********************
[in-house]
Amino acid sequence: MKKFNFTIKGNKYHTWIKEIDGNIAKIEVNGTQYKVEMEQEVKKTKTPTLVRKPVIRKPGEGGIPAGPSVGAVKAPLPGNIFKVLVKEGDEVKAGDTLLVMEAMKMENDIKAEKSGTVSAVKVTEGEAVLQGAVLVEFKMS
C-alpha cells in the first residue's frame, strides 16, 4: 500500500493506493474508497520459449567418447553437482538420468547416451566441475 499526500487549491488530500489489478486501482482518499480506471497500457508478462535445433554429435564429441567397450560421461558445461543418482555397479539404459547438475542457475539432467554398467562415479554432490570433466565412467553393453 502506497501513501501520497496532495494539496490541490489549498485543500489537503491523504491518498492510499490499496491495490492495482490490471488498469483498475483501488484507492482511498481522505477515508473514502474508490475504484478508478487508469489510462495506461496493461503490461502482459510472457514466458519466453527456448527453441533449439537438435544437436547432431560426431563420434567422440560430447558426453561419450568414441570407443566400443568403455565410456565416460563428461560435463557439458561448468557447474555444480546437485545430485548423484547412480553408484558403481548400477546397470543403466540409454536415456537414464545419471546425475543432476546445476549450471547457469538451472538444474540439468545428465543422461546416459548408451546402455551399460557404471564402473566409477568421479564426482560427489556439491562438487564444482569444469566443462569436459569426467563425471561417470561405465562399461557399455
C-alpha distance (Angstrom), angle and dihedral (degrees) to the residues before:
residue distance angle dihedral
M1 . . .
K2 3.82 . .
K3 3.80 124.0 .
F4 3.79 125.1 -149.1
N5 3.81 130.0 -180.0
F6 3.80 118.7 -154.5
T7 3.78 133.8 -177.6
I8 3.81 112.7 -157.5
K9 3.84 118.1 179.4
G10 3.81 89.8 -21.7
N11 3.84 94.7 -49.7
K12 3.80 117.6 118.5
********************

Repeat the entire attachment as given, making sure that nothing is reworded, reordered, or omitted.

[in-house]
Amino acid sequence: MKKFNFTIKGNKYHTWIKEIDGNIAKIEVNGTQYKVEMEQEVKKTKTPTLVRKPVIRKPGEGGIPAGPSVGAVKAPLPGNIFKVLVKEGDEVKAGDTLLVMEAMKMENDIKAEKSGTVSAVKVTEGEAVLQGAVLVEFKMS
C-alpha cells in the first residue's frame, strides 16, 4: 500500500493506493474508497520459449567418447553437482538420468547416451566441475 499526500487549491488530500489489478486501482482518499480506471497500457508478462535445433554429435564429441567397450560421461558445461543418482555397479539404459547438475542457475539432467554398467562415479554432490570433466565412467553393453 502506497501513501501520497496532495494539496490541490489549498485543500489537503491523504491518498492510499490499496491495490492495482490490471488498469483498475483501488484507492482511498481522505477515508473514502474508490475504484478508478487508469489510462495506461496493461503490461502482459510472457514466458519466453527456448527453441533449439537438435544437436547432431560426431563420434567422440560430447558426453561419450568414441570407443566400443568403455565410456565416460563428461560435463557439458561448468557447474555444480546437485545430485548423484547412480553408484558403481548400477546397470543403466540409454536415456537414464545419471546425475543432476546445476549450471547457469538451472538444474540439468545428465543422461546416459548408451546402455551399460557404471564402473566409477568421479564426482560427489556439491562438487564444482569444469566443462569436459569426467563425471561417470561405465562399461557399455
C-alpha distance (Angstrom), angle and dihedral (degrees) to the residues before:
residue distance angle dihedral
M1 . . .
K2 3.82 . .
K3 3.80 124.0 .
F4 3.79 125.1 -149.1
N5 3.81 130.0 -180.0
F6 3.80 118.7 -154.5
T7 3.78 133.8 -177.6
I8 3.81 112.7 -157.5
K9 3.84 118.1 179.4
G10 3.81 89.8 -21.7
N11 3.84 94.7 -49.7
K12 3.80 117.6 118.5